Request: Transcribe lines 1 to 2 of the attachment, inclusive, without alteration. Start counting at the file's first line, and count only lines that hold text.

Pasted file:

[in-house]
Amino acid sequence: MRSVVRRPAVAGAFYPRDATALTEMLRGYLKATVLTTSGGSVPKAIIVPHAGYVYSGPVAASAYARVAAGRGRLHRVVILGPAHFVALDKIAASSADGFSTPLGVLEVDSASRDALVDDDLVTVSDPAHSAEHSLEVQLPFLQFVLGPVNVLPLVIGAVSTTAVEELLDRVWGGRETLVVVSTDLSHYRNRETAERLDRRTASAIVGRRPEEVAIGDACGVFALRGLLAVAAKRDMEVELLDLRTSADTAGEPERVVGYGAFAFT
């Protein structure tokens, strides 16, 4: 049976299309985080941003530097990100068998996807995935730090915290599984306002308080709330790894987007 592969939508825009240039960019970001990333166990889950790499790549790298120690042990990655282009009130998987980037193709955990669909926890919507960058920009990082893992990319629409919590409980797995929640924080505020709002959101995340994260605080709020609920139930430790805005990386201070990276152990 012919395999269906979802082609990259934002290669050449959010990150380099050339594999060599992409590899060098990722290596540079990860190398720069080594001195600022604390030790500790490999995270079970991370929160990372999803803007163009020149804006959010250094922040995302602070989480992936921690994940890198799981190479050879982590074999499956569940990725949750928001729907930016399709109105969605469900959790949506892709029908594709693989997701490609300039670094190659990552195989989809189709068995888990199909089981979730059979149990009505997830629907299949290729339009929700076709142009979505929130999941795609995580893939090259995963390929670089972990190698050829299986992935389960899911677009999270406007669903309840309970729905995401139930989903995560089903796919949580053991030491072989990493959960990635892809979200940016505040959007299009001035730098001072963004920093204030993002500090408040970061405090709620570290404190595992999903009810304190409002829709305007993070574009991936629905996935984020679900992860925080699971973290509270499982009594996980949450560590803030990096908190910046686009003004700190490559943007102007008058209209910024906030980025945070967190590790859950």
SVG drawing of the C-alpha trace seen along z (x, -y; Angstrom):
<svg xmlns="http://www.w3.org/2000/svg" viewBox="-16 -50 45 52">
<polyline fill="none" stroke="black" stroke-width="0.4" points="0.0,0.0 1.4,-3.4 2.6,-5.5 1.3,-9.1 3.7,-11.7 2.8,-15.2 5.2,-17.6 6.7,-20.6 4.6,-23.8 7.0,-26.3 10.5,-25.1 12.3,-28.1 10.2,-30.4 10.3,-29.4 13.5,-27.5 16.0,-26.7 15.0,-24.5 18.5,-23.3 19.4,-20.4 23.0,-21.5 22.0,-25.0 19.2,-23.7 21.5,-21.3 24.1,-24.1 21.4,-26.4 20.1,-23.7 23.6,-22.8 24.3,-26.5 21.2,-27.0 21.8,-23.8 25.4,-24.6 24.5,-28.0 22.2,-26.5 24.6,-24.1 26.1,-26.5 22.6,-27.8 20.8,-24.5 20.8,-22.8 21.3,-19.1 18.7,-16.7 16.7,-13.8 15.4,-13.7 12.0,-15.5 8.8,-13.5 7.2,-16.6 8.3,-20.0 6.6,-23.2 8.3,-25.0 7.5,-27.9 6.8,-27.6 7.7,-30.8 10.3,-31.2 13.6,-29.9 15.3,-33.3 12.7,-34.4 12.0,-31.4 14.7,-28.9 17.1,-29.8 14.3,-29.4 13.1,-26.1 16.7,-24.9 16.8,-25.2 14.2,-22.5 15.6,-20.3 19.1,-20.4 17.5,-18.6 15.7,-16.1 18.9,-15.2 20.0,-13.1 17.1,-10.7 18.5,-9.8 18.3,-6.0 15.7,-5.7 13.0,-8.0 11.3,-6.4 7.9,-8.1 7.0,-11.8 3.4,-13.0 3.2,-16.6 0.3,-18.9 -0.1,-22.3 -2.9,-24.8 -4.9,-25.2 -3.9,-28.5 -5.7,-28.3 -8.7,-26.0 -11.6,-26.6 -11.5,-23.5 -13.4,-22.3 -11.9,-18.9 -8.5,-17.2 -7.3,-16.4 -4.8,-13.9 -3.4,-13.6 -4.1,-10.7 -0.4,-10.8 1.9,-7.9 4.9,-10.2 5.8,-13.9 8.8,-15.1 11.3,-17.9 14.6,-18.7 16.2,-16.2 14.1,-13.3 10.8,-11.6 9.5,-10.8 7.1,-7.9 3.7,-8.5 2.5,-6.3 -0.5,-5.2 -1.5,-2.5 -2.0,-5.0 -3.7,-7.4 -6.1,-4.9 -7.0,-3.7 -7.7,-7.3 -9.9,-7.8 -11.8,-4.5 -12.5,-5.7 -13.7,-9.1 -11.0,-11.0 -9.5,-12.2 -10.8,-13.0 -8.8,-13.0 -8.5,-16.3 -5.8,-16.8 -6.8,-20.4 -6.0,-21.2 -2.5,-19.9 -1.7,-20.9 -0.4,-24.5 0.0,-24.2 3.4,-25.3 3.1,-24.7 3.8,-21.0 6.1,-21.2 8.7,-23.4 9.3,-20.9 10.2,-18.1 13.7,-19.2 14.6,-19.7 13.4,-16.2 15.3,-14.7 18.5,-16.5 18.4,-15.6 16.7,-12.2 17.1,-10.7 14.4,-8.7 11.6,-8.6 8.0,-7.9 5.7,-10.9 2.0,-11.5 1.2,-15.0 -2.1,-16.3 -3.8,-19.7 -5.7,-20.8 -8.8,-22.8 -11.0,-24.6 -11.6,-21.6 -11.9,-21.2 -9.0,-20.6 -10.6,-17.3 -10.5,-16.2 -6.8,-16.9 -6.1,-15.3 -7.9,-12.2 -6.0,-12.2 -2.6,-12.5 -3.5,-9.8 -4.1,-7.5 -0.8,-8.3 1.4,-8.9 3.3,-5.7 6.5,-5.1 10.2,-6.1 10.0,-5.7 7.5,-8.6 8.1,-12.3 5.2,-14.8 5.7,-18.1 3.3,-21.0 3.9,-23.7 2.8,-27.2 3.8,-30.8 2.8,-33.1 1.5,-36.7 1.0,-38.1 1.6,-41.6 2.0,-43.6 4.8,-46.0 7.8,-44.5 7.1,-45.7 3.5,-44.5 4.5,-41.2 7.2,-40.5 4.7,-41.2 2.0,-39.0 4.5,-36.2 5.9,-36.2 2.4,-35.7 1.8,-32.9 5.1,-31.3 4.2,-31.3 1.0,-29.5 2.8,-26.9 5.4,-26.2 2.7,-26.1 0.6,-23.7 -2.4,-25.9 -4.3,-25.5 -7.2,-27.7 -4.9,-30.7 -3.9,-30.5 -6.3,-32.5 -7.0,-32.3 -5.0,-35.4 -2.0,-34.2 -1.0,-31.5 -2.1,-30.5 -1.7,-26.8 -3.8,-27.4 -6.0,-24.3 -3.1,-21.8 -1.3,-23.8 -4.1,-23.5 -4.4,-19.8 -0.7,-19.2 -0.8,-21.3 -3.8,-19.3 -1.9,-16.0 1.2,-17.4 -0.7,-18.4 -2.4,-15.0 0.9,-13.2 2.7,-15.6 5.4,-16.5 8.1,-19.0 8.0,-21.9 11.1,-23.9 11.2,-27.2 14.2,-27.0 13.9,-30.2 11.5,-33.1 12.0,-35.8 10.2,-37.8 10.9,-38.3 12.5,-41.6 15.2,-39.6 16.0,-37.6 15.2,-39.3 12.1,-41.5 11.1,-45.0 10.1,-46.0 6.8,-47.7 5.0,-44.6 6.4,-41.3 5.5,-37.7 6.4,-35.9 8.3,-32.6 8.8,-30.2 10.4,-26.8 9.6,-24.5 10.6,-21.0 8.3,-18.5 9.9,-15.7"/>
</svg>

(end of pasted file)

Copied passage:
[in-house]
Amino acid sequence: MRSVVRRPAVAGAFYPRDATALTEMLRGYLKATVLTTSGGSVPKAIIVPHAGYVYSGPVAASAYARVAAGRGRLHRVVILGPAHFVALDKIAASSADGFSTPLGVLEVDSASRDALVDDDLVTVSDPAHSAEHSLEVQLPFLQFVLGPVNVLPLVIGAVSTTAVEELLDRVWGGRETLVVVSTDLSHYRNRETAERLDRRTASAIVGRRPEEVAIGDACGVFALRGLLAVAAKRDMEVELLDLRTSADTAGEPERVVGYGAFAFT